THE EDGE: I think we all have our good nights and our -- our bad nights. It -- it changes. You know, the the baton gets passed Larry, I have to say, on this tour is -- is comin' up, comin' through on the fun stakes (UNINTEL). Adam obviously (CHUCKLE) -- Adam obviously was, early on. (CHUCKLE) But Adam's -- Adam's passed on the buck.
CUOMO: It's fun -- now, Larry, you started the band.
You know, there's this obviously famous mythical story, now about you putting up the ad saying, "I want to start a band." Do you ever regret about who you picked? You know, just to lay it out there? (CHUCKLE) You ever think, "Man -- "
MULLEN: No, no, I would -- I would like to say this. No... I didn't choose these guys. It (UNINTEL) turns out they chose me. AAAH.. I -- I -- so I didn't -- I didn't have much say in -- in how -- in how it worked. It's like -- it's like -- it's a little like -- (CHUCKLE)
CUOMO: Do you regret not sticking with the name Larry Mullen Jr. Band?
MULLEN: I do. As a matter of fact, that is one of my big regrets. I think we could've (UNINTEL) this --
THE EDGE: It would've been more popular -- U2 is such a crap name...
CUOMO: But it is interesting when you study the history, something that's so successful as your collaboration, the early thoughts of, "Oh, you know -- Bono, you know, takin' that name, later. Came in, no, the guitarist maybe, maybe not. Your voice, we'll see. But what charisma." You know, Adam used the right language and the Edge, obviously -- you know, you were taken with him as an addition right away. But do you ever think back on them, those kind of -- assessments?
MULLEN: Yeah -- you -- it is hard to look back and imagine that some kind of, you know, that you sat down with a blueprint and put things in place (UNINTEL). It's so random, in a way, and so extraordinary that randomly four people could have remained -- not only friends, but musical collaborators for such a long period. Now, we can't make that shit up. You know?
BONO: It just (CHUCKLE) -- it -- it's a really -- it's a very difficult thing full stop. -- thing. Business relationships, you know, marriage and lovers, whatever it is, sticking together is almost impossible.
These -- in fact, the odds are against us. And I think that's perhaps when we walk out on stage, what people are feeling, I think, these people come through a lot together. And -- and I've heard people say that even if they don't like the band, that they have an involuntary reaction when the band walks out on stage.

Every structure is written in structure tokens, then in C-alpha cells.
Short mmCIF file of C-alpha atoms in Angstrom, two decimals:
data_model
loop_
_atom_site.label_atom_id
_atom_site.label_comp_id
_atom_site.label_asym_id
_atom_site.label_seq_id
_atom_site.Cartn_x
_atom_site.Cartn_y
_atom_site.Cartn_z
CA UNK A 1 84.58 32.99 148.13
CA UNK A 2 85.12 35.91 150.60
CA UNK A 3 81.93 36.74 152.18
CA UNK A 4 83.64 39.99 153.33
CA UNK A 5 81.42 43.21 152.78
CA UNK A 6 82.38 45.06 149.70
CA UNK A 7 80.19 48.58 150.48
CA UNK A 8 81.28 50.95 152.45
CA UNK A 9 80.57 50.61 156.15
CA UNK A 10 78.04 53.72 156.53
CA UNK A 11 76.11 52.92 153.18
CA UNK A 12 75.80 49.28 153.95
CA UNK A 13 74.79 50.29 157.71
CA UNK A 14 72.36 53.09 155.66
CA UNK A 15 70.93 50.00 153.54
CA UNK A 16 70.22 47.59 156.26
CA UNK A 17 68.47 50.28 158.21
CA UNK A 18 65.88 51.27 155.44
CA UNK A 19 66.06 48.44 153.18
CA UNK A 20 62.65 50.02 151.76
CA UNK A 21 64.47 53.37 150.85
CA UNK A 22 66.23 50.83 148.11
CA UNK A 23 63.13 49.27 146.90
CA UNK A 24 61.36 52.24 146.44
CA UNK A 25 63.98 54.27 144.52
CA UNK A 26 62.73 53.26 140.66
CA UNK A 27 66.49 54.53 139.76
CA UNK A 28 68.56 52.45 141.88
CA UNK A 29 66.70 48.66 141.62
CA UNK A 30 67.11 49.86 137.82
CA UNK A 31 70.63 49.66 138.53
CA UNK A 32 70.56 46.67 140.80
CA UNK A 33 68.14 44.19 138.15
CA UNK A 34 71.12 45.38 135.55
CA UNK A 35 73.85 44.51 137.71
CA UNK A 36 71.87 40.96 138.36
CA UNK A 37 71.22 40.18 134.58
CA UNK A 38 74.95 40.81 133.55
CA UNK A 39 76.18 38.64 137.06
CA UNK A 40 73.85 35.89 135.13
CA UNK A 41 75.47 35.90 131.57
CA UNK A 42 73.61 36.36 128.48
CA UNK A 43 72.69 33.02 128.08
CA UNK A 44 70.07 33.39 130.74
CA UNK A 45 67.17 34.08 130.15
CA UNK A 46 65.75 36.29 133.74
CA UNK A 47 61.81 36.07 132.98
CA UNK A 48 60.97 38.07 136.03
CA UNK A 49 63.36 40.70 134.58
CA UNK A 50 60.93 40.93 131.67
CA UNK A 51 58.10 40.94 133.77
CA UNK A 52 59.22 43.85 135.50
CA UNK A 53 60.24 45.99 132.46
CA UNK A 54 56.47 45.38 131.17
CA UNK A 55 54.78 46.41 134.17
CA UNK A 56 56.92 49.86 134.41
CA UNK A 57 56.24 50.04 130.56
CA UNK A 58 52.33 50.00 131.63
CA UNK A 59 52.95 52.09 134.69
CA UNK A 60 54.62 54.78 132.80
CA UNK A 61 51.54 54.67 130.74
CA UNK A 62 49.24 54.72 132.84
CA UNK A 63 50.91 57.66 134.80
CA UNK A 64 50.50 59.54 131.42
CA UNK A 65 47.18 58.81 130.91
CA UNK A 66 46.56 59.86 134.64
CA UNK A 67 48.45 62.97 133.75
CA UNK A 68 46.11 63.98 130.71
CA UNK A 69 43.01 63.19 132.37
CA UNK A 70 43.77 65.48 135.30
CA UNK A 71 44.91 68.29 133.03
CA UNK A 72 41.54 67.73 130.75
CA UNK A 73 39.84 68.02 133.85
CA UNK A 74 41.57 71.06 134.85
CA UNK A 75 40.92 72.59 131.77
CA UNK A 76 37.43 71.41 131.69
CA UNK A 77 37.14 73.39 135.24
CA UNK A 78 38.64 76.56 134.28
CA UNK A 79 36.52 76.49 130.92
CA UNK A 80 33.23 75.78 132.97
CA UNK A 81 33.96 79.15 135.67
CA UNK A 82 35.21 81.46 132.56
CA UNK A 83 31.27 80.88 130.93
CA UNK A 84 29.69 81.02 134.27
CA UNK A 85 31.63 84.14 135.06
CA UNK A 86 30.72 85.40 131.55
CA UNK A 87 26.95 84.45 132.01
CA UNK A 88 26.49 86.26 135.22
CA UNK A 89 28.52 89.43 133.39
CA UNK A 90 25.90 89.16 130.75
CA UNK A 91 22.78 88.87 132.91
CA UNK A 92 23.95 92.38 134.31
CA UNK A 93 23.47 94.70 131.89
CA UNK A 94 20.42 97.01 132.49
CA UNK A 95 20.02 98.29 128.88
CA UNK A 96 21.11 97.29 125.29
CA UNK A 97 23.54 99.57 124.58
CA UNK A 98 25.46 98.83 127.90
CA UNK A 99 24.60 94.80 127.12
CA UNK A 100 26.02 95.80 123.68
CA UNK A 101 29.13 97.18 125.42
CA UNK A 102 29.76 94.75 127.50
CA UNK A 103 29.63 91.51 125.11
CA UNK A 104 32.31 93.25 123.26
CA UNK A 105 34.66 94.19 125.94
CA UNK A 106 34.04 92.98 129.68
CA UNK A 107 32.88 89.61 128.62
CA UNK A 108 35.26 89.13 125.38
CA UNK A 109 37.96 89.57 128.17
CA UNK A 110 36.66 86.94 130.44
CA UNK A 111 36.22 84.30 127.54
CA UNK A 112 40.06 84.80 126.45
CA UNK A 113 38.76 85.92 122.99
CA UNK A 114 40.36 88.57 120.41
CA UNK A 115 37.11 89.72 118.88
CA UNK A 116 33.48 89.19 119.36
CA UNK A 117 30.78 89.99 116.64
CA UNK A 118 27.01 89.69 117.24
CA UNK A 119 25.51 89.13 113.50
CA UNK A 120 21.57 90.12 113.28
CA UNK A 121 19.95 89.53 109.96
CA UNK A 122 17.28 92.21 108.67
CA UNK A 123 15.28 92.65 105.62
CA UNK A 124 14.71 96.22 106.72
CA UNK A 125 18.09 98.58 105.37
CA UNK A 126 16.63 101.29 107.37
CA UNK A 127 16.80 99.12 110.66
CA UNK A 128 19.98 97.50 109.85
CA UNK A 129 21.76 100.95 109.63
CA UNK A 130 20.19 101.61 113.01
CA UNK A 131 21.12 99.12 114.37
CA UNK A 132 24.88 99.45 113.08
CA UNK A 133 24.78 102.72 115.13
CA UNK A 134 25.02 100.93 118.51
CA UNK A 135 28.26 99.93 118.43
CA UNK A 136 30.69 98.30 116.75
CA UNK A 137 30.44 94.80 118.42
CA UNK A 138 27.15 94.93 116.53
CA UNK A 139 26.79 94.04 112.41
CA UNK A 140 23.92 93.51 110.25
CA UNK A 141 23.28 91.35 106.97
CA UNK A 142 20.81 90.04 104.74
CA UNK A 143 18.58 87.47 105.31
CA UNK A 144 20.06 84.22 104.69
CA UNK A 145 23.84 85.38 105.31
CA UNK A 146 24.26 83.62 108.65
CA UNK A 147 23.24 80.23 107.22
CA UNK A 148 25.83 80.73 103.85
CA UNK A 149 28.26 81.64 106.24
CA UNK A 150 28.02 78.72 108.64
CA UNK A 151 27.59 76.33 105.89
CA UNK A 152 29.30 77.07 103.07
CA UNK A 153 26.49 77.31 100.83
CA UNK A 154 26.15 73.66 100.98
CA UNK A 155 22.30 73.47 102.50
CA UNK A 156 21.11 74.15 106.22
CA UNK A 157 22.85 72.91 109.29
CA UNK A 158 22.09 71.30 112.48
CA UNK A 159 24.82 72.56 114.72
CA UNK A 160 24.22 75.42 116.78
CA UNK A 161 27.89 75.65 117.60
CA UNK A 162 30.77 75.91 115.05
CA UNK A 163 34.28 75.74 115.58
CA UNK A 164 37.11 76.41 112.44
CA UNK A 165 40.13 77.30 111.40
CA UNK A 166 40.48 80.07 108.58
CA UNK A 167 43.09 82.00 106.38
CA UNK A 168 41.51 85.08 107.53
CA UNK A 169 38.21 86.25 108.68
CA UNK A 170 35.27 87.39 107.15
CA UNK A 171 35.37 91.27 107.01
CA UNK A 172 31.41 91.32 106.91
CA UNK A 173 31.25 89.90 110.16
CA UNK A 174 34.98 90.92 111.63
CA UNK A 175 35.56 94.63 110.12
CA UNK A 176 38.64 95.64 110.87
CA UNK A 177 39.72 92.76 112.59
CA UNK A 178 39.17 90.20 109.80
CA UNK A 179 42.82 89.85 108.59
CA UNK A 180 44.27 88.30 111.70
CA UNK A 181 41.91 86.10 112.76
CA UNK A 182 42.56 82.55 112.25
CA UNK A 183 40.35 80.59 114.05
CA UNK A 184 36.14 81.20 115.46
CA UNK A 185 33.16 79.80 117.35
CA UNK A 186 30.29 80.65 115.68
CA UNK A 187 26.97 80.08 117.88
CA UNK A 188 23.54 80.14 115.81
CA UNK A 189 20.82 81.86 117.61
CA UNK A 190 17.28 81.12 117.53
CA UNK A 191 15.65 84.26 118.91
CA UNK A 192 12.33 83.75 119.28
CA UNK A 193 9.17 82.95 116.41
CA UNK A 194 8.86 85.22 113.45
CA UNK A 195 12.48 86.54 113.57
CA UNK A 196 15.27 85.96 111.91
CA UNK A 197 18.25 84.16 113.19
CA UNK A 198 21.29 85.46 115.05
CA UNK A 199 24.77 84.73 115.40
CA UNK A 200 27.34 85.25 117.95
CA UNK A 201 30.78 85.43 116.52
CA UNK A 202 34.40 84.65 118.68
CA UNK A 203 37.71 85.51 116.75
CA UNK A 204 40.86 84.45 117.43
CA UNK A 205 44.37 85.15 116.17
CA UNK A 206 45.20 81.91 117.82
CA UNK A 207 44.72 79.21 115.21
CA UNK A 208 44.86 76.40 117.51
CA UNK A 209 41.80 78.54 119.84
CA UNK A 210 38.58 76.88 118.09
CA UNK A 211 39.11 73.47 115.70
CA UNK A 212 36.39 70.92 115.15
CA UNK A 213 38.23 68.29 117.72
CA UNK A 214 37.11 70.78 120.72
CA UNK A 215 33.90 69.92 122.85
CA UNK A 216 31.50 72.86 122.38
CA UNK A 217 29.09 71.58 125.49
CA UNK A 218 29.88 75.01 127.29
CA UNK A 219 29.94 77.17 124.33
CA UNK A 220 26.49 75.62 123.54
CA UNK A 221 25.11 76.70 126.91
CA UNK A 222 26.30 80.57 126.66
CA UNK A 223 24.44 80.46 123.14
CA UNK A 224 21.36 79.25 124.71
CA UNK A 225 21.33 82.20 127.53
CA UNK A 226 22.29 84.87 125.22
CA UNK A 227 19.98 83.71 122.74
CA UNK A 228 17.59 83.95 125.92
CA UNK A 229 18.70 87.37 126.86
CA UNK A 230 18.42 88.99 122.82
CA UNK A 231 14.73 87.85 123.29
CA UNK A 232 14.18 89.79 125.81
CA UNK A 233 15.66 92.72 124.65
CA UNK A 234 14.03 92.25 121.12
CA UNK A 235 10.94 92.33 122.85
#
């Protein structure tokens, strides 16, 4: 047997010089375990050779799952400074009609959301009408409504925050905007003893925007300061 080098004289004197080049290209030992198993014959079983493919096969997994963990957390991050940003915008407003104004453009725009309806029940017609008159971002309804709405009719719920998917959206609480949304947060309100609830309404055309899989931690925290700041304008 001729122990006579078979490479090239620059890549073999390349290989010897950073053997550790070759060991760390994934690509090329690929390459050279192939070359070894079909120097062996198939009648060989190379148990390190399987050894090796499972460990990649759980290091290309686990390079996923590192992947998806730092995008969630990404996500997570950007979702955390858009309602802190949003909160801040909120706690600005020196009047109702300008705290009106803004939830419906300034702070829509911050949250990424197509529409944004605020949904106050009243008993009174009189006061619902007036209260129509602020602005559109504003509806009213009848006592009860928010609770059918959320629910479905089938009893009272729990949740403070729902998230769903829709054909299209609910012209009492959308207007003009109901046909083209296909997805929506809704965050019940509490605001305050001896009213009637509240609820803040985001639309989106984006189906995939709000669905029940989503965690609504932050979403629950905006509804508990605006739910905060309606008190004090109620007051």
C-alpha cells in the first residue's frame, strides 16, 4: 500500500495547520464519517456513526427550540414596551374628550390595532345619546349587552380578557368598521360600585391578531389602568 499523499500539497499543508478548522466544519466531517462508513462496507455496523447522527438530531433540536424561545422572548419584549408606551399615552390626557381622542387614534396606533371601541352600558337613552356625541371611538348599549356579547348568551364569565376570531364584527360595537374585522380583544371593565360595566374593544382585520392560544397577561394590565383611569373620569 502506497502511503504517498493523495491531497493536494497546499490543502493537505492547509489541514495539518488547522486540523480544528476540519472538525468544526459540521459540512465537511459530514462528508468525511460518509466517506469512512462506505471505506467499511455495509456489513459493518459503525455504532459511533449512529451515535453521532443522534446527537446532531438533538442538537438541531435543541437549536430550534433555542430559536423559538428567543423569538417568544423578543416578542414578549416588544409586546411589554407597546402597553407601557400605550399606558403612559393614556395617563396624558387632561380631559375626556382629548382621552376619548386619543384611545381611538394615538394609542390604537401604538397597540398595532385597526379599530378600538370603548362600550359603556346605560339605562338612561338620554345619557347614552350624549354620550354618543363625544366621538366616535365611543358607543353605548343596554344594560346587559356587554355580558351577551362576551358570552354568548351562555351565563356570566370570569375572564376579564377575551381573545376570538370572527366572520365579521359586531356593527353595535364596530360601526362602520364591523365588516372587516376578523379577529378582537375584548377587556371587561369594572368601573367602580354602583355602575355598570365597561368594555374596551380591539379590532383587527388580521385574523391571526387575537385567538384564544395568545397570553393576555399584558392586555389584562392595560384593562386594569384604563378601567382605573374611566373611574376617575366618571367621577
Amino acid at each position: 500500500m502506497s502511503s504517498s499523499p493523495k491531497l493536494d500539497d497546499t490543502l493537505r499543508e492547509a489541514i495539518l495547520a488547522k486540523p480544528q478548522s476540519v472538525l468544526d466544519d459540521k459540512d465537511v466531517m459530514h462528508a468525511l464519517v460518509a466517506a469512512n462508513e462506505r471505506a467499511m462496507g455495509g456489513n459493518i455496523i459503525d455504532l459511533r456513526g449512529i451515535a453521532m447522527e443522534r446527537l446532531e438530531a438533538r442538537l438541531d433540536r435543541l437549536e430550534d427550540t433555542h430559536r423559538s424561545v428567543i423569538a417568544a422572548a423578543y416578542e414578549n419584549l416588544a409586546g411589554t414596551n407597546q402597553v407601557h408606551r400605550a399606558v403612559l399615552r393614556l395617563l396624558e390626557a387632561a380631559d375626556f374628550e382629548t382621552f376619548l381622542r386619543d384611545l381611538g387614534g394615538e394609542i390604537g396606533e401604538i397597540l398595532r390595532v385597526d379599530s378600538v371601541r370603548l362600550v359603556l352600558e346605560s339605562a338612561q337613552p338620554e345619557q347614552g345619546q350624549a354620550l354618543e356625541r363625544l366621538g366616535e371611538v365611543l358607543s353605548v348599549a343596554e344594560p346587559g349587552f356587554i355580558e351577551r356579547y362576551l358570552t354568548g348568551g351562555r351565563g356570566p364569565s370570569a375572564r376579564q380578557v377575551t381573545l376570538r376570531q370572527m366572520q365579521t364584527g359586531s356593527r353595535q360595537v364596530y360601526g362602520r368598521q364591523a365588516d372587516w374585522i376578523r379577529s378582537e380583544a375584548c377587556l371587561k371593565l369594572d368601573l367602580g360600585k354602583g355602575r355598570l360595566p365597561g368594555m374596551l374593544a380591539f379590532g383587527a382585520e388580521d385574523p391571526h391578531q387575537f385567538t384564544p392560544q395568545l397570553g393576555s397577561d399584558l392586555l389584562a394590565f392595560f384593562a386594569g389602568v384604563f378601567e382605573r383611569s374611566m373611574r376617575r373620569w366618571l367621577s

Their hair stands up. What they don't know is -- is -- and it's a strange thing, but, that also happens to us. I don't know what -- what that is. But something about -- I think it's something about that it -- it -- it's against the odds to have to suffer, you know, so -- so -- sublimate your ego, your -- 'cause someone wants to be the boss. And you can't be in this band.
CUOMO: You can't be, 'cause Larry's boss.
THE EDGE: Yeah, that's why its lasted so long 'cause -- 'cause everyone thinks it's their band.
CUOMO: You think you all let -- but it worked. It worked. It worked. And I thought it was interesting last night. Everybody knows that this band distinguishes itself in terms of sense of purpose, a message -- that you try to attach to the music. Some of the choices that you're making on this current tour, "Sunday Bloody Sunday," obviously a very, very famous song. You, the images last night, you were talkin' about the Iran election. You had Arabic up there. You had pictures and scenes from Iran. What's the thinking there? What are you -- what are you tryin' the relay to people?
BONO: That if the songs change their meaning and you get truth you know, they fit different aspects of life -- and it's strange, but the -- the heroes on the streets of Iran, those that are fighting for their freedom at the moment (UNINTEL) non-violently , fighting, a matter of fact, protesting, for their freedom, they chose the color green. So this sort of segue into the Irishness of -- of Sunday Bloody Sunday seems perfect.